STUDY 6 - THE GOSPEL OF MARK
For this study see: M.C.Tenney, pp.160-172; R.H.Gundry,
pp.125-158. Further reading: D.A.Carson, et al., An Introduction to the
New Testament, pp.89-109.
1. AUTHORSHIP, DATE AND PLACE OF THE GOSPEL
The Gospel itself does not indicate its author. "Tradition
identifies him as John Mark, the scion of a Christian family in
Jerusalem, the assistant and understudy of Paul, Barnabas and perhaps
Peter. He was the son of Mary, a friend of the apostles, who is
mentioned in Acts 12" (M.C.Tenney).  Note these references: Acts
12:12-25; 15:37,39; Col.4:10; Phlm.24; 2 Tim.4:11; 1 Pet.5:13.
His Gospel signature may be indicated by Mk.14:51-52.
Place of writing
The earliest witnesses connect Mark with the preaching of Peter in
Rome. Papias wrote:
"The Elder used to say this also: Mark became the interpreter
of Peter and he wrote down accurately, but not in order, as much as he
remembered of the sayings and doings of Christ. For he was not a
hearer or a follower of the Lord, but afterwards, as I said, of Peter,
who adapted his teachings to the needs of the moment and did not make
an ordered exposition of the sayings of the Lord". 
This observation connects the evangelist with an apostle, a
fact which supports the Gospel's acceptance into the NT canon.
The readers of the Gospel
Tenney associates the place of writing with Mark's readership: "The
Gospel of Mark is terse, clear, and pointed, a style that would appeal
to the Roman mind, which was impatient of abstractions and literary
inbreeding".  There are Latinisms in Mark, such as census for
'tribute' (12:14), speculator for 'executioner' (6:27), and centurio
for 'centurion' (15:39,44,45). The Gospel contains little reference to
Jewish law and customs, and when it does they are explained in some
detail (e.g., Mk.7:1-3). 
Date of writing
Some scholars argue that the Gospel was written in Nero's time, that
is, as the church in Rome was facing persecution. The Gospel's emphasis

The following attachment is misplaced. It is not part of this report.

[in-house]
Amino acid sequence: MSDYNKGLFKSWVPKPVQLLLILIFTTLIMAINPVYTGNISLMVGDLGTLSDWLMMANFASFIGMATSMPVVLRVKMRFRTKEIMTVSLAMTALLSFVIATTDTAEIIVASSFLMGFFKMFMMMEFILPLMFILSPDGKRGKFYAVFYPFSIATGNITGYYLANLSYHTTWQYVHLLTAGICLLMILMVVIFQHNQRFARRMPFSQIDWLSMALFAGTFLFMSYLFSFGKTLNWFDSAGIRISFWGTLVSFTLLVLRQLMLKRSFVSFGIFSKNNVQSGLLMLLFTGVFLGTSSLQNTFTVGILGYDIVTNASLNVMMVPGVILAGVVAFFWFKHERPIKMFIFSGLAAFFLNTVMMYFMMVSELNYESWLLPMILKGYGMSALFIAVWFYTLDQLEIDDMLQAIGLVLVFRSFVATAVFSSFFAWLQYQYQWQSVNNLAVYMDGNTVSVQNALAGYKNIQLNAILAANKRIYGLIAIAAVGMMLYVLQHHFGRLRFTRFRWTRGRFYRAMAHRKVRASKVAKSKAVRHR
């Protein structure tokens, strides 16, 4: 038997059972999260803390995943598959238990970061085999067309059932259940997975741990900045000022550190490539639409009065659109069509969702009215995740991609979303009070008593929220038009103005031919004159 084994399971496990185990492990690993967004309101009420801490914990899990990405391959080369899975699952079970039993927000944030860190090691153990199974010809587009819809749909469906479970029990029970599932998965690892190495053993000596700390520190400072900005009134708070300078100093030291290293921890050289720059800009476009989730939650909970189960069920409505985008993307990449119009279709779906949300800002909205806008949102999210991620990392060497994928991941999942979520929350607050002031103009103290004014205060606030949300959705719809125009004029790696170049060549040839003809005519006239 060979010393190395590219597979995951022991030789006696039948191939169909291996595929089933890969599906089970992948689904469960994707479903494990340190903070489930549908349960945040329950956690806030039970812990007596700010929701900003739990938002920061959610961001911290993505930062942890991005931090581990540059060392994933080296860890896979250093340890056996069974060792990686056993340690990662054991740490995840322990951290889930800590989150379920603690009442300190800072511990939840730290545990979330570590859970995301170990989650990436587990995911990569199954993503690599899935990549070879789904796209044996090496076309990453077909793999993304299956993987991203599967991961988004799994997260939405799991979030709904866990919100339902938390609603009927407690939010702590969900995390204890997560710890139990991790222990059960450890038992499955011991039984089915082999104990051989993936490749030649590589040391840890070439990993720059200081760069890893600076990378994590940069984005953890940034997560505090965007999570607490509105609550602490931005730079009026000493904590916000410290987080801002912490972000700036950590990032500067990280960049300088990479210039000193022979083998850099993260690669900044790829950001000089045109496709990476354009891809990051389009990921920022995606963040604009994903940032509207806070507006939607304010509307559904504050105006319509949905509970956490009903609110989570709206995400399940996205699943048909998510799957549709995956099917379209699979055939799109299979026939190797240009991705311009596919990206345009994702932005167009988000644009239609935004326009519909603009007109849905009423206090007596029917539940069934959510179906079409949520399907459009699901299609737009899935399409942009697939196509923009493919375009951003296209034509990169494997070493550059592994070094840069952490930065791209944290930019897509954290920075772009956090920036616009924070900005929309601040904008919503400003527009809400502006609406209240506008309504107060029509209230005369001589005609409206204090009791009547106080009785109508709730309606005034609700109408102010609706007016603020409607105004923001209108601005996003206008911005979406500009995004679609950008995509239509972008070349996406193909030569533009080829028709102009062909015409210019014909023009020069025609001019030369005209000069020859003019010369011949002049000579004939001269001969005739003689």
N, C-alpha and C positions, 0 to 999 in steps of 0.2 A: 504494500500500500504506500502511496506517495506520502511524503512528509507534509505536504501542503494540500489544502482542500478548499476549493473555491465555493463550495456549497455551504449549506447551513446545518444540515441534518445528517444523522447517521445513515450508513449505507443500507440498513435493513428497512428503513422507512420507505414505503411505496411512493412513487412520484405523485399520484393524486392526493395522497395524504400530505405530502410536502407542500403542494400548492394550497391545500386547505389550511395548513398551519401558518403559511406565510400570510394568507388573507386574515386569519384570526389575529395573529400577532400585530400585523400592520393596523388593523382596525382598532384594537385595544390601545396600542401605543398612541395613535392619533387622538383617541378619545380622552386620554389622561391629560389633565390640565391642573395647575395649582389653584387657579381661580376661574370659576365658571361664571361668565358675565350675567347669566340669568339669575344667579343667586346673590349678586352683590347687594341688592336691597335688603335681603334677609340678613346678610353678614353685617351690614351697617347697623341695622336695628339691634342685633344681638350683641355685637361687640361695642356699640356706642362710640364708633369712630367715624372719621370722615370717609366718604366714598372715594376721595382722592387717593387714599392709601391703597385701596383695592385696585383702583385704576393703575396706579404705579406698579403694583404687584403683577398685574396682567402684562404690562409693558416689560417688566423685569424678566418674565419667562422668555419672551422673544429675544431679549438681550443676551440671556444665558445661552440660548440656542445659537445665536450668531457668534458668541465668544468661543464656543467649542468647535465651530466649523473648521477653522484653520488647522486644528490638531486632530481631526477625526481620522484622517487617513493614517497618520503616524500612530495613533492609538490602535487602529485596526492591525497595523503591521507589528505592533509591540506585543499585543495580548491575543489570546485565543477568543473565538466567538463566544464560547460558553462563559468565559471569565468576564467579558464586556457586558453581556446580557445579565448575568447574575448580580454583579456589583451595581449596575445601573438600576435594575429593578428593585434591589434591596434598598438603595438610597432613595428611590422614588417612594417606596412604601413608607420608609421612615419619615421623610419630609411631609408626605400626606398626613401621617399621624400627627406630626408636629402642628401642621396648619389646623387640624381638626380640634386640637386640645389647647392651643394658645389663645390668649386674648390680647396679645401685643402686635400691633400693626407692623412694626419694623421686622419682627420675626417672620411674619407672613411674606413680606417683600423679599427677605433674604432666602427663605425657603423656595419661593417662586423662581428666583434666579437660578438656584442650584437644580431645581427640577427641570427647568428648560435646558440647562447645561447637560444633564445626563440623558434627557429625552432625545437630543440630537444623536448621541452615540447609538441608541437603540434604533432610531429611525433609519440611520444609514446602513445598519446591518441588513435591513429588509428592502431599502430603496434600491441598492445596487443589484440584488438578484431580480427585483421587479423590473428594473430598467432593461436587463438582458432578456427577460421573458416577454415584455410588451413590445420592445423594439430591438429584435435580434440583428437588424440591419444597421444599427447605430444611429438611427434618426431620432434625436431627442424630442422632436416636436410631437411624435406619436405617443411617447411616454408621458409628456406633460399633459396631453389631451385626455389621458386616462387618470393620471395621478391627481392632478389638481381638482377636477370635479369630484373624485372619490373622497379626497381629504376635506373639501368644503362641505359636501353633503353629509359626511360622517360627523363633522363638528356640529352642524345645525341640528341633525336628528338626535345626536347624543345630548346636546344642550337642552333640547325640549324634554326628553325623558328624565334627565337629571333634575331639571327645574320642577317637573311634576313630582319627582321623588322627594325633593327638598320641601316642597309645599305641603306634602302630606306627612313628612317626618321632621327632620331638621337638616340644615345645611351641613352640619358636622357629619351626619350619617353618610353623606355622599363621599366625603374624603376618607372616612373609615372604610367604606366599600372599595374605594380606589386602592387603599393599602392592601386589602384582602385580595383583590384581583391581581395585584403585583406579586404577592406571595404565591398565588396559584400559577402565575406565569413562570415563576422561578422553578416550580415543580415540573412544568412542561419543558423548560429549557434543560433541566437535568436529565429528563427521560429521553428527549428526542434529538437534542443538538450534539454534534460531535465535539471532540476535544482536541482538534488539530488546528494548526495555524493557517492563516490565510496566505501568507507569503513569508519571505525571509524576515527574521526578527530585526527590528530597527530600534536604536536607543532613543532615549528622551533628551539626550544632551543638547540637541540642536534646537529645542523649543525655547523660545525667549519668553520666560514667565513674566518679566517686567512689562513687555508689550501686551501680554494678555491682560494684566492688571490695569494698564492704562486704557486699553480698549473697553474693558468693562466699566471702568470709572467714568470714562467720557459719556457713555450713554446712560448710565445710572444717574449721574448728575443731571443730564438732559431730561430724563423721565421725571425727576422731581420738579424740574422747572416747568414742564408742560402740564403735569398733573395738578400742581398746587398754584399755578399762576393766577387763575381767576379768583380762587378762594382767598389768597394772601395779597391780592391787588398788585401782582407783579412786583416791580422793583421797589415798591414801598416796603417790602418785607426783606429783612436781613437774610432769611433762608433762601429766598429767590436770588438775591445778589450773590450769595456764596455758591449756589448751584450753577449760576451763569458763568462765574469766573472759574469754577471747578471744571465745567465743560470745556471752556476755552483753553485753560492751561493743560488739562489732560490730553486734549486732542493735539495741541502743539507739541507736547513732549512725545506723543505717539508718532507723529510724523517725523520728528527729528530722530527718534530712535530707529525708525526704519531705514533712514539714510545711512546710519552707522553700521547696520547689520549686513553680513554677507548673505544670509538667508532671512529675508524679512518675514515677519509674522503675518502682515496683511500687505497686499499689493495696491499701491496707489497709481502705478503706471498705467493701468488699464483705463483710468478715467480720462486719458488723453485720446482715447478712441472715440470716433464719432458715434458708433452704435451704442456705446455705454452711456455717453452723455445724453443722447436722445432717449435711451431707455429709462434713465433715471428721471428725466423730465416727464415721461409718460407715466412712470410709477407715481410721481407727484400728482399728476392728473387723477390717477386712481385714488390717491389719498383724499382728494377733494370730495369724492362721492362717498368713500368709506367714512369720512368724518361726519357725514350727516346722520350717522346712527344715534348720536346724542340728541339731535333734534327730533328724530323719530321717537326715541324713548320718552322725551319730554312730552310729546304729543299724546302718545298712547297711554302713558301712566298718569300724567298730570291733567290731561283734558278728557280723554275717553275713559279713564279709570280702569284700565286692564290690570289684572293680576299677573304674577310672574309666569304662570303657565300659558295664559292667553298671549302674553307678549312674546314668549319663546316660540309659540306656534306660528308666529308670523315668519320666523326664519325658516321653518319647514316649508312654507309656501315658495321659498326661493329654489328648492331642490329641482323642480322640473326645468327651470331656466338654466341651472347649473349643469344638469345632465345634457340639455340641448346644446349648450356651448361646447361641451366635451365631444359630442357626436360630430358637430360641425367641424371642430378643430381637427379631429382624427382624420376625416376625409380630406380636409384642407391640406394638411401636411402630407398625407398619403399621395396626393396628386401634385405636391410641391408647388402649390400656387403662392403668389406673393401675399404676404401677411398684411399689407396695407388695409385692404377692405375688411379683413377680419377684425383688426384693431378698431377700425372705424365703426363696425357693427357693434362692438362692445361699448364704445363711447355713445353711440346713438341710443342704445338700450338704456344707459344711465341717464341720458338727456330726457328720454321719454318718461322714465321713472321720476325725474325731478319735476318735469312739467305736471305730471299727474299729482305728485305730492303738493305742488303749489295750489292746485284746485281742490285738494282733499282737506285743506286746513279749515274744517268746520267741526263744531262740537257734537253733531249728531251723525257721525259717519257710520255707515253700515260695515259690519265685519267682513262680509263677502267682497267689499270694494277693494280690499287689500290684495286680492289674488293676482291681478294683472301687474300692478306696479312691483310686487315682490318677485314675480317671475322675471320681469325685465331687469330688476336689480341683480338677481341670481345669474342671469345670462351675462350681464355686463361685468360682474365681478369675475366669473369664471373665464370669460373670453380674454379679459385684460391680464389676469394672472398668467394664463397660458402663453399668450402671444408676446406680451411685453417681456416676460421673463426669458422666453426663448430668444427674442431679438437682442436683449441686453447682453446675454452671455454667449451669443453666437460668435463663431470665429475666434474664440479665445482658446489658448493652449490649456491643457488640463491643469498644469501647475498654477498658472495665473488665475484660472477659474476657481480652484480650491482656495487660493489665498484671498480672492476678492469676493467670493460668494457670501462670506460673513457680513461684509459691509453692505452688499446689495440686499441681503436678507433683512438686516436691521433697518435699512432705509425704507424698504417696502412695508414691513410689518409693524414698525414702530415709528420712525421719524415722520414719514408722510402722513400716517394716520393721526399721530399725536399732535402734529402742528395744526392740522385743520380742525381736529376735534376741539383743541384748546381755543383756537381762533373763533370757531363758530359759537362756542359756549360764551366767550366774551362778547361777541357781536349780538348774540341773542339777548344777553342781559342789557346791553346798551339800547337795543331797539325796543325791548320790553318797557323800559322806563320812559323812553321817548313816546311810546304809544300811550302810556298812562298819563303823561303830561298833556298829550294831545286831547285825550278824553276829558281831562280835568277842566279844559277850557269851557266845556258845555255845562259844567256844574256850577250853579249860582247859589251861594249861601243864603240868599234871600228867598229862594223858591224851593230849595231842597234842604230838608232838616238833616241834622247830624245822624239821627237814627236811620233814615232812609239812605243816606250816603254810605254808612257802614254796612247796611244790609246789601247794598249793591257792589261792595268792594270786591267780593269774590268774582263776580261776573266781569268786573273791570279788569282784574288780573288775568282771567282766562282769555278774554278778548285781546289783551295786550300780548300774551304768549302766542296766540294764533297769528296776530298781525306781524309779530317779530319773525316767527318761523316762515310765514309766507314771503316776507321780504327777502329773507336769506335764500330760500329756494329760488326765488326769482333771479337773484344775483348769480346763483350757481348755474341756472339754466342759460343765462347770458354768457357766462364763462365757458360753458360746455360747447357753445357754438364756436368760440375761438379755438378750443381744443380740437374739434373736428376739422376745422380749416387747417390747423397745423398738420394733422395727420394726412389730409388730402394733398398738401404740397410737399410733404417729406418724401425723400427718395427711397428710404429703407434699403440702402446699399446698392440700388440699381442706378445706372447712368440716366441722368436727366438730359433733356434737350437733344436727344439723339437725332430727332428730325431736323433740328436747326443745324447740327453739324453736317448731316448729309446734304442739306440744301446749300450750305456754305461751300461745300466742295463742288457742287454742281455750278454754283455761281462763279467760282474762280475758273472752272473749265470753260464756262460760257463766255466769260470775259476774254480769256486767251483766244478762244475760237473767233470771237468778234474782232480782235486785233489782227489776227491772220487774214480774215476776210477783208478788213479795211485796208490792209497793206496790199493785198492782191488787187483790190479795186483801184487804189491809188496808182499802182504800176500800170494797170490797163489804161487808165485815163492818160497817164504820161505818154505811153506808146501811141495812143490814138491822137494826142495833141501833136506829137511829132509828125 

on the sufferings of Christ, beginning with the thought that he was
'with the wild beasts' (1:13) to his death on the cross identifies the
Lord with his church. The example of Jesus would fortify those
suffering for Christ. But a date could fall between A.D. 68 (after
Peter's death) and A.D. 70 (or A.D. 56-66). 
2. THE CONTENTS OF THE GOSPEL
"The Gospel of Mark is a historical narrative that sets forth
a representative picture of the person and work of the Lord Jesus
Christ. It is not primarily a biography... It gives close
succession, probably in general chronological order, a series of
episodes in Christ's career, with some detail concerning the last week
that he spent on earth. It is almost entirely objective in its
approach... like a snapshot album devoted to one person, it gives
a series of characteristic poses of Jesus without attempting close
continuity between them" (M.C.Tenney). 
The purpose of the Gospel
The opening words, "The beginning of the gospel about Jesus Christ, the
Son of God", indicate the purpose and contents of the Gospel. The
main purpose is evangelistic (cf., Jn.20:30-31). Then, unlike Matthew,
which follows chiefly the theme of the Messiah, Mark is concerned with
the activity of Jesus as the Son of God, who is also the Servant of
God.  Secondary aims may be indicated, such as that of strengthening
Christians who were suffering for the faith. The Gospel also
demonstrates that Jesus was innocent of the charges the Jews brought
An outline of the Gospel
M.C.Tenney demonstrates that Mark's basic outline is built on the
different localities of Jesus' ministry, including Nazareth, Galilee,
Decapolis, Tyre and Sidon, Caesarea Philippi, Judea and Perea, Jericho
and Jerusalem.  The Gospel falls into two parts, the pivotal point
being Peter's confession and the Lord's first prediction of his
suffering (Mk.8:27-32). M.C.Tenney's analysis of the Gospel is
involved, so here is an alternative:
Mark: the Gospel of the
Son of God
The beginning (1:1-13)
The Galilean ministry commences (1:14-3:6)
Later stages of the Galilean ministry (3:7-6:13)
Jesus outside Galilee (6:14-8:26)
The way to Jerusalem (8:27-10:52)
Ministry in Jerusalem (11:1-13:37)
The passion (14:1-15:47)
The resurrection (16:1-20).
3. THE EMPHASIS OF THE GOSPEL
A Gospel of the Servant of
Mark depicts Jesus as the Servant of Yahweh, who features in the